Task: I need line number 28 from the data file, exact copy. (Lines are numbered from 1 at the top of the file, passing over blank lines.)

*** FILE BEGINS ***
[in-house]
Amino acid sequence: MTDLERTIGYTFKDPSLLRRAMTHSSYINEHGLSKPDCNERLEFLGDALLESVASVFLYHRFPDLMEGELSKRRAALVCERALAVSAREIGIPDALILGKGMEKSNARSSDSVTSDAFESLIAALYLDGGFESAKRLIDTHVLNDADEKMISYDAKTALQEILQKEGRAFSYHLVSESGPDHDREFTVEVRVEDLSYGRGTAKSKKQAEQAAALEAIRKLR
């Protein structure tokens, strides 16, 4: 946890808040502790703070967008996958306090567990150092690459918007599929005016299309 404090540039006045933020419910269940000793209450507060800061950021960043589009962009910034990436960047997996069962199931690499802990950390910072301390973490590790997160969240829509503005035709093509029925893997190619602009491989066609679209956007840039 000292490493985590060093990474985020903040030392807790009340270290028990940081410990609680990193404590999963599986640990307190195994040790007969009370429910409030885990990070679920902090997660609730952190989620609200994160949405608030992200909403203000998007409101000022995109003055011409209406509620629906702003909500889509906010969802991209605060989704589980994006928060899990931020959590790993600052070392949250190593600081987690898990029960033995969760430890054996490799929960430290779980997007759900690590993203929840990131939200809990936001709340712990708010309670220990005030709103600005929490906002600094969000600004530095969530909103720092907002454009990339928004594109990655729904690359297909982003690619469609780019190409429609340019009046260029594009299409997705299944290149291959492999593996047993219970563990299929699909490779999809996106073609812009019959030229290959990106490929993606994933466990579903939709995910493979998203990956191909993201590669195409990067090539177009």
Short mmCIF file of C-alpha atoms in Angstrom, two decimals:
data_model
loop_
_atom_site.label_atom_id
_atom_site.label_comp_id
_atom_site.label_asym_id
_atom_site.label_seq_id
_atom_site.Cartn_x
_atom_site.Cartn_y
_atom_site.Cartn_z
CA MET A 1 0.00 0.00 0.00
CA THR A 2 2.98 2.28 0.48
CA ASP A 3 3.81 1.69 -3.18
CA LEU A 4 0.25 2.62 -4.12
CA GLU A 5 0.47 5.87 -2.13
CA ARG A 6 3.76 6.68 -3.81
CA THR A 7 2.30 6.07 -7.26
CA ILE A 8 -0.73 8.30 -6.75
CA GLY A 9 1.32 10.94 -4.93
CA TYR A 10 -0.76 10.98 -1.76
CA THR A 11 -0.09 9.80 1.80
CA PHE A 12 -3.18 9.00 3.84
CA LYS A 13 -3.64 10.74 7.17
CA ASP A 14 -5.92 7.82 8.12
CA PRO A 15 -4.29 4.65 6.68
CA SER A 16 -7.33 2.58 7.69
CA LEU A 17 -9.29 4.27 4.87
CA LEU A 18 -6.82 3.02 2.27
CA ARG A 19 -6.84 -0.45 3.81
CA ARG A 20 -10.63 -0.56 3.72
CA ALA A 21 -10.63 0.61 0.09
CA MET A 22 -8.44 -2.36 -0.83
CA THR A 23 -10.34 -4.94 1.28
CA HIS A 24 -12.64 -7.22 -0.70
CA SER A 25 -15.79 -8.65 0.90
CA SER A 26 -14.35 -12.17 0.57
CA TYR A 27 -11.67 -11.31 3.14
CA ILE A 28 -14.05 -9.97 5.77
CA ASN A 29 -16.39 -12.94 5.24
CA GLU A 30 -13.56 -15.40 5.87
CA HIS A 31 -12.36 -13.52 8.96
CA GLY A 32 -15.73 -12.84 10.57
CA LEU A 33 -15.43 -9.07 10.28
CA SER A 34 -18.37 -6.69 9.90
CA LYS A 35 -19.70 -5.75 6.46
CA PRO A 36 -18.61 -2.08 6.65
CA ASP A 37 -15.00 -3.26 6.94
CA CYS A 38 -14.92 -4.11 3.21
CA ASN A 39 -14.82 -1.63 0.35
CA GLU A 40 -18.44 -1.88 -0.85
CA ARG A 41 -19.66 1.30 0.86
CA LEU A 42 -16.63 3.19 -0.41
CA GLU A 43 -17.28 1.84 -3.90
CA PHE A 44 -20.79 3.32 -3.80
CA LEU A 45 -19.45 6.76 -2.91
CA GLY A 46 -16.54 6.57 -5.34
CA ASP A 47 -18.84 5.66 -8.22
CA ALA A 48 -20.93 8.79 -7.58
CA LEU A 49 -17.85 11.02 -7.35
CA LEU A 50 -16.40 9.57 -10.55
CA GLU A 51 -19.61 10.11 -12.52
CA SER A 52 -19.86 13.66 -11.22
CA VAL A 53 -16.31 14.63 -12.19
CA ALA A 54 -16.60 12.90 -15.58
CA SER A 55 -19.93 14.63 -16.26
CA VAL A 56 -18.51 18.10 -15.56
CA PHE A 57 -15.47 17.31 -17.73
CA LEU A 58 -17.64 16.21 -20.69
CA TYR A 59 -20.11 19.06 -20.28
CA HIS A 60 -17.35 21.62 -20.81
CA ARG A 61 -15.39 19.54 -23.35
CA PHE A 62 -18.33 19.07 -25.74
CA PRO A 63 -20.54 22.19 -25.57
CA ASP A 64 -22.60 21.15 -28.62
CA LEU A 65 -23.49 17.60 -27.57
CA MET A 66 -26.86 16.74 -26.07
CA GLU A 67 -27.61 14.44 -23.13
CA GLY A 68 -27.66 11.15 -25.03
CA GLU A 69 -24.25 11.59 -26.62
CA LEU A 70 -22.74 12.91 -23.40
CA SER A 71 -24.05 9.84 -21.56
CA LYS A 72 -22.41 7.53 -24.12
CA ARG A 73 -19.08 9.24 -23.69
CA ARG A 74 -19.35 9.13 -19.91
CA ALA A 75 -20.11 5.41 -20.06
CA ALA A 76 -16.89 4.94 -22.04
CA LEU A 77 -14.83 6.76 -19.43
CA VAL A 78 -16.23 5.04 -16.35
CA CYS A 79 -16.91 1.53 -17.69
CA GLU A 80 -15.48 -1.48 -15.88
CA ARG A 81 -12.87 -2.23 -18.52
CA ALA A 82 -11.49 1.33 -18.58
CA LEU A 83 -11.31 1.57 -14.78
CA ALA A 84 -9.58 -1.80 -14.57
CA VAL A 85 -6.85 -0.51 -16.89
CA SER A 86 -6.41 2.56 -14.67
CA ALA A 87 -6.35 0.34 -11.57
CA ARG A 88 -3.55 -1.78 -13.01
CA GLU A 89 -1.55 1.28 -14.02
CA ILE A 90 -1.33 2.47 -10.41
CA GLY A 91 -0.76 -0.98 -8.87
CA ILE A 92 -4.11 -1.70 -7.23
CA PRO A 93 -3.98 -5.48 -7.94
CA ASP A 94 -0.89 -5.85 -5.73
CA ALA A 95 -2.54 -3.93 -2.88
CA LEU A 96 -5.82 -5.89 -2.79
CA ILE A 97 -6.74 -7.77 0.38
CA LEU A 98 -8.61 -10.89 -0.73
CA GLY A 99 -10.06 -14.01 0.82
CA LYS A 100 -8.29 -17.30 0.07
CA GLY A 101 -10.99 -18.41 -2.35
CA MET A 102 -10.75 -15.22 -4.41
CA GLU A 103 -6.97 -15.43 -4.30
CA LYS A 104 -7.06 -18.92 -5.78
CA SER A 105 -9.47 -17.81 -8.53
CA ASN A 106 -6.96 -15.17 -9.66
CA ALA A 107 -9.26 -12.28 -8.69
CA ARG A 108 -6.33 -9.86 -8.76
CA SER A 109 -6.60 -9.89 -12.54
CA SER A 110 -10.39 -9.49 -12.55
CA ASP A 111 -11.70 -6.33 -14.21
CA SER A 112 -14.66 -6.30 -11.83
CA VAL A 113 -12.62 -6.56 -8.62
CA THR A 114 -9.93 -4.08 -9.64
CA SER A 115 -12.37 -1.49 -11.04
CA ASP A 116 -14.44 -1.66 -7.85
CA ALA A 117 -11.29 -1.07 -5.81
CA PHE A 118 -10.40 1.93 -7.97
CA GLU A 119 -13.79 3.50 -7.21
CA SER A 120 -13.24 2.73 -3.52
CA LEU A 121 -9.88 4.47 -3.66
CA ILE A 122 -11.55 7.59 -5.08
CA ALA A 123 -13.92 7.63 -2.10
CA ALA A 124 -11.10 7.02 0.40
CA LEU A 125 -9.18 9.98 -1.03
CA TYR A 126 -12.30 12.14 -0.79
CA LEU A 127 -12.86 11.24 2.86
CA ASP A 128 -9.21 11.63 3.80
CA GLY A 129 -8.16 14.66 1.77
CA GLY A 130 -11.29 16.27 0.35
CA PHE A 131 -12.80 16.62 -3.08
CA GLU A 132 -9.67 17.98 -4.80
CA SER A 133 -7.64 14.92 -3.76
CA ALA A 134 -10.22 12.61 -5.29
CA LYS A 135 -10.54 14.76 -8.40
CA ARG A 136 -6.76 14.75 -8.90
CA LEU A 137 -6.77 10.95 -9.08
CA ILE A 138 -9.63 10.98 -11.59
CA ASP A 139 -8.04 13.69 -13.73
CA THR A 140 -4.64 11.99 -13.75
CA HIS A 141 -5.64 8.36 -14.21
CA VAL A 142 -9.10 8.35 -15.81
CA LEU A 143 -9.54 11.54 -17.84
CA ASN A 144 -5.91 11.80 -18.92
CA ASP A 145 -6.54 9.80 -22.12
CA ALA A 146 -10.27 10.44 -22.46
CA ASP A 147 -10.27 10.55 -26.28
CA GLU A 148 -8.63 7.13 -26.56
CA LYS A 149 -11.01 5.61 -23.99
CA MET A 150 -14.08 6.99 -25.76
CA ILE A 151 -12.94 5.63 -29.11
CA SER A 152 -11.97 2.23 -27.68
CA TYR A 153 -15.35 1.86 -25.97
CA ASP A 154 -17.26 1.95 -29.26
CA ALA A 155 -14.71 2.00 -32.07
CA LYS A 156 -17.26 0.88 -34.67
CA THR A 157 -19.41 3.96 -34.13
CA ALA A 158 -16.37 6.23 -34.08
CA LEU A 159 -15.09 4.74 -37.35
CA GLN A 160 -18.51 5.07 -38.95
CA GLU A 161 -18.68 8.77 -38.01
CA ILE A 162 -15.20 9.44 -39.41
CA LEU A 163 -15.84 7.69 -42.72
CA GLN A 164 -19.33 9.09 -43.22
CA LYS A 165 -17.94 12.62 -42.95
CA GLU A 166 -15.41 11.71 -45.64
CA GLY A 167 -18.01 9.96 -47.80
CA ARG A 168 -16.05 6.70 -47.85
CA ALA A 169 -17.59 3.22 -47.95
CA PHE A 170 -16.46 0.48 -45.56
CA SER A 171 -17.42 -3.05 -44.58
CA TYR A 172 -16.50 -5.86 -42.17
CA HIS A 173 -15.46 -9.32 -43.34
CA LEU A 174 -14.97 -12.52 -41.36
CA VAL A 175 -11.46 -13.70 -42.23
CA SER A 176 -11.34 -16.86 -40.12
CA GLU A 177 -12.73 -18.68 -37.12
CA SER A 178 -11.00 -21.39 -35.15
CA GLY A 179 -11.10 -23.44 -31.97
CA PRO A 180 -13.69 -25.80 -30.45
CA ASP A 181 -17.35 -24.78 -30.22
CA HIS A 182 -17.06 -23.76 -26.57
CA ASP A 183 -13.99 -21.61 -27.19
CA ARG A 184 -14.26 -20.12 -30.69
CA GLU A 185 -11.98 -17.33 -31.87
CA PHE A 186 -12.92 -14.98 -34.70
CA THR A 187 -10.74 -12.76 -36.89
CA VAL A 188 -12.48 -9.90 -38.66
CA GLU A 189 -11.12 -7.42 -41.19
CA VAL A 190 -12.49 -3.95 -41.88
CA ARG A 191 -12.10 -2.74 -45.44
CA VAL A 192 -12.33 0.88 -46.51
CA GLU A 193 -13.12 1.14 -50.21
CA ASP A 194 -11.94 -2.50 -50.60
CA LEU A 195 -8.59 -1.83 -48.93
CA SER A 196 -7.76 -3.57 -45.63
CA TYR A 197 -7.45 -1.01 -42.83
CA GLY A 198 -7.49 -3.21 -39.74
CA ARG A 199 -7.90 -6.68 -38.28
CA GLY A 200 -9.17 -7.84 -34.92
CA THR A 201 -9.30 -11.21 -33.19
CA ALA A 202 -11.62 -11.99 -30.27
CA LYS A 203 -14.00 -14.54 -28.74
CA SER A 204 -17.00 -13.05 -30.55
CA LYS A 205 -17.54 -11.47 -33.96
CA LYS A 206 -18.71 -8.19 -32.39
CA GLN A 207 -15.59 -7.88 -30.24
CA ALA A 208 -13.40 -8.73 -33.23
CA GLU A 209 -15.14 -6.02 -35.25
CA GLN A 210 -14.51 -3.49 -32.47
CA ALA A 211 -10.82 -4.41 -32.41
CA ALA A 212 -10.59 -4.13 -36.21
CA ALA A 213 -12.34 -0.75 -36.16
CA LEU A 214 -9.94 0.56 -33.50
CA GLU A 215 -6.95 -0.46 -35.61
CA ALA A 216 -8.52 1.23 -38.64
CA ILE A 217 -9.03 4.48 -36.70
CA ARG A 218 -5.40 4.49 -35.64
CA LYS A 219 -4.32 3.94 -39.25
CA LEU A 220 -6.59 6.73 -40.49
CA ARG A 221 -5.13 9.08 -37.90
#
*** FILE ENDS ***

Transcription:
CA PRO A 15 -4.29 4.65 6.68